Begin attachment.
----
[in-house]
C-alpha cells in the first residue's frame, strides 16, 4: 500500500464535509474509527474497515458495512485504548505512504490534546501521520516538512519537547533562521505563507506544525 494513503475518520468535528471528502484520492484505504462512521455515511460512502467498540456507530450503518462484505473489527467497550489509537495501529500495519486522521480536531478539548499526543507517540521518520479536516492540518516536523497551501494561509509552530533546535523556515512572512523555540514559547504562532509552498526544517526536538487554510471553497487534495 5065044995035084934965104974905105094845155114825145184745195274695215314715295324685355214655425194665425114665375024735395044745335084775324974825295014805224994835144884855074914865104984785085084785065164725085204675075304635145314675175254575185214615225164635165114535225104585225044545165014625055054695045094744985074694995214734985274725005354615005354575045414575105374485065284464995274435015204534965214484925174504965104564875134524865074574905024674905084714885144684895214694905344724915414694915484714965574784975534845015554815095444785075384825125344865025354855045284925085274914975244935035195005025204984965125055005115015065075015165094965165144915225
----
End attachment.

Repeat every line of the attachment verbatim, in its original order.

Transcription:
[in-house]
C-alpha cells in the first residue's frame, strides 16, 4: 500500500464535509474509527474497515458495512485504548505512504490534546501521520516538512519537547533562521505563507506544525 494513503475518520468535528471528502484520492484505504462512521455515511460512502467498540456507530450503518462484505473489527467497550489509537495501529500495519486522521480536531478539548499526543507517540521518520479536516492540518516536523497551501494561509509552530533546535523556515512572512523555540514559547504562532509552498526544517526536538487554510471553497487534495 5065044995035084934965104974905105094845155114825145184745195274695215314715295324685355214655425194665425114665375024735395044745335084775324974825295014805224994835144884855074914865104984785085084785065164725085204675075304635145314675175254575185214615225164635165114535225104585225044545165014625055054695045094744985074694995214734985274725005354615005354575045414575105374485065284464995274435015204534965214484925174504965104564875134524865074574905024674905084714885144684895214694905344724915414694915484714965574784975534845015554815095444785075384825125344865025354855045284925085274914975244935035195005025204984965125055005115015065075015165094965165144915225